Prime Minister Jacinda Ardern has confirmed that cracking down on drug trade routes through the Pacific was a "significant" part of talks with her Fijian counterpart Frank Bainimarama.
"I would consider that to have been a significant part of our conversation," the Prime Minister told reporters in Fiji on Tuesday. "This is an issue that is impacting the region significantly."
An increase in multibillion-dollar drug operations involving A-class substances like cocaine and methamphetamine moving through the Pacific has been reported by global news agencies in the past year.
In a report by Kate Lyons for The Guardian, she said countries like Fiji, Tonga and New Caledonia are "caught in the middle", with security analysts telling her the use of the Pacific route for drug transportation has increased dramatically.
"If we see markets grow in different parts of the Pacific, then you of course then see different transit routes through the Pacific," Ardern said. "Then there's the human cost."
As Lyons writes, "meth and cocaine are packed into boats in Latin America and the US and sailed to Australia and New Zealand to feed the countries' lucrative drug habits, leaving a trail of addiction and violence in the Pacific nations they pass through."
Ardern said she "spoke at length" with her Fijian counterpart Bainimarama about the impact the drug trade was having on the community in Fiji, adding that she "already knows the impacts in New Zealand".
In a joint statement, Ardern and Bainimarama said they "committed to continuing New Zealand and Fiji's joint efforts to combat common security challenges".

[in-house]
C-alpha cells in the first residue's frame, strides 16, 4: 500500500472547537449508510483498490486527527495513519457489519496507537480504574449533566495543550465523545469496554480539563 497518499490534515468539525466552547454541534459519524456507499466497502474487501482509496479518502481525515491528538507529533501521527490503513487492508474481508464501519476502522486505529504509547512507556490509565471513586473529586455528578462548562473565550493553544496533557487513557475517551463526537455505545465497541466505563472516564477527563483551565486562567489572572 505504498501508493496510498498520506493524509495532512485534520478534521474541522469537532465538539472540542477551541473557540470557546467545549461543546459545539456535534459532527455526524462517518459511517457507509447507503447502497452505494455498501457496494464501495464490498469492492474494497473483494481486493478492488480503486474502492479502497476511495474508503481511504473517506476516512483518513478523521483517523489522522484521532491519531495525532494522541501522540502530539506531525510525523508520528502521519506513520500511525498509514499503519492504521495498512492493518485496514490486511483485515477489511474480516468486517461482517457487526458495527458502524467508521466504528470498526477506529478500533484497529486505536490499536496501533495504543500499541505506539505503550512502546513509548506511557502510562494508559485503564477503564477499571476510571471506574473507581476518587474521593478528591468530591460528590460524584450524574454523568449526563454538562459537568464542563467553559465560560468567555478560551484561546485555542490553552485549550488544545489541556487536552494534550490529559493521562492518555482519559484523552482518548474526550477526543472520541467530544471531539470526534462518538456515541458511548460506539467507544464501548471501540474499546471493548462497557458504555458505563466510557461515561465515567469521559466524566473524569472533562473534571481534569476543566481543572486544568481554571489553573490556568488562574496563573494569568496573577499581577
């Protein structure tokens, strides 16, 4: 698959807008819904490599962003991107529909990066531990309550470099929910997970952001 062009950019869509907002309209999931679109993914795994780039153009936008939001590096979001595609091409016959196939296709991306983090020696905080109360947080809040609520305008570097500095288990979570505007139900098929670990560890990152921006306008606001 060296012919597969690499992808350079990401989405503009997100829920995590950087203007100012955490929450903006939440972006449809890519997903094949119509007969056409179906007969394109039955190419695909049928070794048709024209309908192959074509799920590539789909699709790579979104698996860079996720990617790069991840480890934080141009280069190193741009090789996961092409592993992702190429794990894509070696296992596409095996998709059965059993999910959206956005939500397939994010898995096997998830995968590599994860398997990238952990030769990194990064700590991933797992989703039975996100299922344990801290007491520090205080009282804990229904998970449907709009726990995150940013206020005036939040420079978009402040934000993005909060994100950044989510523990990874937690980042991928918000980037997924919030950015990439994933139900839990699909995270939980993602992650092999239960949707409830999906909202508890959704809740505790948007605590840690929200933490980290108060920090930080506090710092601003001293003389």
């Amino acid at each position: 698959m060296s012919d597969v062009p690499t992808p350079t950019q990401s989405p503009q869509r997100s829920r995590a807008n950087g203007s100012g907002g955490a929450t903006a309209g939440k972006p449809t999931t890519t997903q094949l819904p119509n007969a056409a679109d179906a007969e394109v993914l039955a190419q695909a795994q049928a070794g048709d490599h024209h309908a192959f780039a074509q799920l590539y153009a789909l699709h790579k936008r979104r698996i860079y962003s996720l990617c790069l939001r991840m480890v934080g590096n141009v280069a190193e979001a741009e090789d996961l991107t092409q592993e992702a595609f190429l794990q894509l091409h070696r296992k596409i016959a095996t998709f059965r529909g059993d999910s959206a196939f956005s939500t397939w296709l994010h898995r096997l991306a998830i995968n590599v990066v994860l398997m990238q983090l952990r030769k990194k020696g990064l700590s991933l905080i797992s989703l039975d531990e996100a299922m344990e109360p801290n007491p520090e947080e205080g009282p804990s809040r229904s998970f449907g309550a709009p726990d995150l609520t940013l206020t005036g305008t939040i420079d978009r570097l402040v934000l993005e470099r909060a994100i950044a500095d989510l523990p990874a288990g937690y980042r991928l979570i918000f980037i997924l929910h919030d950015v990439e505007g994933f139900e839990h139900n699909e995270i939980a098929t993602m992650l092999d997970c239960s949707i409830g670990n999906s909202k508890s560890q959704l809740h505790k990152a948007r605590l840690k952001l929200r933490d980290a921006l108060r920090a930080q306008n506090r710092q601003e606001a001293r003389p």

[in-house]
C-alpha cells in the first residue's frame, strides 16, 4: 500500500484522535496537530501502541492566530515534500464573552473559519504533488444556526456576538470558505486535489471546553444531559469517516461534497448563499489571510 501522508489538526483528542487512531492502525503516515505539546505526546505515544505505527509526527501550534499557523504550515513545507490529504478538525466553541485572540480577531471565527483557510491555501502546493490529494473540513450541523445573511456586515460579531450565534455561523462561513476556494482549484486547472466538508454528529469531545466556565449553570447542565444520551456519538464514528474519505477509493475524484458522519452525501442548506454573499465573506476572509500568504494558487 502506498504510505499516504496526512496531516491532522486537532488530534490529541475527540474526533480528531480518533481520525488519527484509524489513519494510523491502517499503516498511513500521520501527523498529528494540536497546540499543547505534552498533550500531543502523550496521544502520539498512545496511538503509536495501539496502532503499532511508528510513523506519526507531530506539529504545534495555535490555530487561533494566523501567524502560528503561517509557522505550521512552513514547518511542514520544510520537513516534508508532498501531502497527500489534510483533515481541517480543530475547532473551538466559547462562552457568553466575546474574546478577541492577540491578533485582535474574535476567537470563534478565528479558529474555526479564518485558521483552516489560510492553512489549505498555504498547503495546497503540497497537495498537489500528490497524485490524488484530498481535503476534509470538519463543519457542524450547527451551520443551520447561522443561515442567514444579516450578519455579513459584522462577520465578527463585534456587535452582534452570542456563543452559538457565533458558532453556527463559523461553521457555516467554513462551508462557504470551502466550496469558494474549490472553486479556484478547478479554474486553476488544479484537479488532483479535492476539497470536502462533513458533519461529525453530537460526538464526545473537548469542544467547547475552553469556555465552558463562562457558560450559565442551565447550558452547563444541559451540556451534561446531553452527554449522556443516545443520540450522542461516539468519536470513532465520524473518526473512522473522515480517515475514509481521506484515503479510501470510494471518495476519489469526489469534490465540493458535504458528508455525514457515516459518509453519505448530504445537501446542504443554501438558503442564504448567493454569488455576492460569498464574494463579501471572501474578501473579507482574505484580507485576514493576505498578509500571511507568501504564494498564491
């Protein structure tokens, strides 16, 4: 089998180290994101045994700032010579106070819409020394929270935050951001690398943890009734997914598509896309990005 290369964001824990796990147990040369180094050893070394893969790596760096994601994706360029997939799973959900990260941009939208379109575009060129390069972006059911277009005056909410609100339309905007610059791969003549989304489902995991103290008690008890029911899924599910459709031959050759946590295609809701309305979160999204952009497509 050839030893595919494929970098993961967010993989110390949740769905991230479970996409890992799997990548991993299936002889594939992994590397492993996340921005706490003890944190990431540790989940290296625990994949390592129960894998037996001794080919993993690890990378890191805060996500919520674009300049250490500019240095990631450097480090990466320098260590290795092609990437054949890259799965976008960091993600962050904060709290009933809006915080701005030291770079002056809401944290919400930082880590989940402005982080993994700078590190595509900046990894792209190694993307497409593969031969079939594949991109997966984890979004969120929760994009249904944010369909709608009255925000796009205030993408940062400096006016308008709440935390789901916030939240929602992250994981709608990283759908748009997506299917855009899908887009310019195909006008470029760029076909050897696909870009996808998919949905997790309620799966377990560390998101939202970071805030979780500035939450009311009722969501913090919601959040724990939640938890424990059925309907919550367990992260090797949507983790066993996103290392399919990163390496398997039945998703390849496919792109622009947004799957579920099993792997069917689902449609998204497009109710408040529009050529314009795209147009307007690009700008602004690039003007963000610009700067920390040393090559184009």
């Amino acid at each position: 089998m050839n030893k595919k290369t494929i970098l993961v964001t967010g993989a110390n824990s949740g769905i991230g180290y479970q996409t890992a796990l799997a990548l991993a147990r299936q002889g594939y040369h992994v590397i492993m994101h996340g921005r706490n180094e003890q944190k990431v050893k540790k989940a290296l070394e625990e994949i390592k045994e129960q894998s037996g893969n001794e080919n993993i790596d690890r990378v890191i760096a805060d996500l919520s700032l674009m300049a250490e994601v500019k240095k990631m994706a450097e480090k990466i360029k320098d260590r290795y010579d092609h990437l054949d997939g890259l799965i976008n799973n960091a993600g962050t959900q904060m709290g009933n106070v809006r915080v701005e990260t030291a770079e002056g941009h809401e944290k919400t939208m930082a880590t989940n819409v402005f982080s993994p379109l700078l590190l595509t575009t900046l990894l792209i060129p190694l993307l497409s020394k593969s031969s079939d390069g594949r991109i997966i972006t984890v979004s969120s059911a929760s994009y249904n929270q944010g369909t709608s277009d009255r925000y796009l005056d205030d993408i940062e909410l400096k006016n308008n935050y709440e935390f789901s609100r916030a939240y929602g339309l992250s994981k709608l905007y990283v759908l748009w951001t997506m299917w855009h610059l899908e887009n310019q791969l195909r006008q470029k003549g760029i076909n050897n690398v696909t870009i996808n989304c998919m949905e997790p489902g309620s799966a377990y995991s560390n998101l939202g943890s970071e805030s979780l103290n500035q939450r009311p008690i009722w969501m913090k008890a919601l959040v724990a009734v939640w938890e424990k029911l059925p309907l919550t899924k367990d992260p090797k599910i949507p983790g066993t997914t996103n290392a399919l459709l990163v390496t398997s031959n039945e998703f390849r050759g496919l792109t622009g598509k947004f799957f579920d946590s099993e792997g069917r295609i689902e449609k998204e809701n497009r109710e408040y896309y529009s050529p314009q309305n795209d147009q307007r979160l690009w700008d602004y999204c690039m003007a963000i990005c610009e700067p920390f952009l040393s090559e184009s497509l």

The statement reads, "They acknowledged the success of the bilateral defence partnership programme since it was launched last year.
"They also welcomed the expansion of security cooperation into policing, with the launch of a new programme to lift the capability of the Fiji Police Force and enhance the countries' work to address the threat that transnational organised crime poses to communities in both New Zealand and Fiji."
The Government will be investing $11 million over three years into the programme which aims to enhance the capability of the Fijian Police while helping to disrupt drug trafficking in the region.
Tevita Tupou, operations manager for the Oceania Customs Organisation, told The Guardian in July 2019 that smaller nations in the Pacific are starting to see increased cocaine and methamphetamine addiction.
"Whereas initially they considered it predominantly a problem for Australia and New Zealand, and they were merely transit points, at the end there they were starting to see a significant increase in their domestic use."
It comes as the National Drug Intelligence Bureau says it has seen a huge increase in illicit drugs seized at the border, and it has been linked to international organised crime groups.
Almost 500kg of meth was seized coming into New Zealand in September, in Customs' largest-ever seizure of drugs at the border.
The drugs were hidden inside a shipment of electric motors that arrived at the Port of Auckland from Thailand in mid-August, a spokesperson for Customs said at the time.
In May 2019, US Drug Enforcement Administration (DEA) agents said New Zealand is the "best market" in world for meth and coke - and that it's attracting major attention from cartels.
More than three tonnes of illegal drugs were seized at New Zealand's border in 2019, Customs Minister Jenny Salesa revealed earlier this month.
As well as the drug trade, Ardern and Bainimarama discussed business links, with two-way trade having surpassed NZ$1 billion.
They also talked about social wellbeing and health challenges, including the impact of natural disasters, non-communicable diseases, and gender-based violence.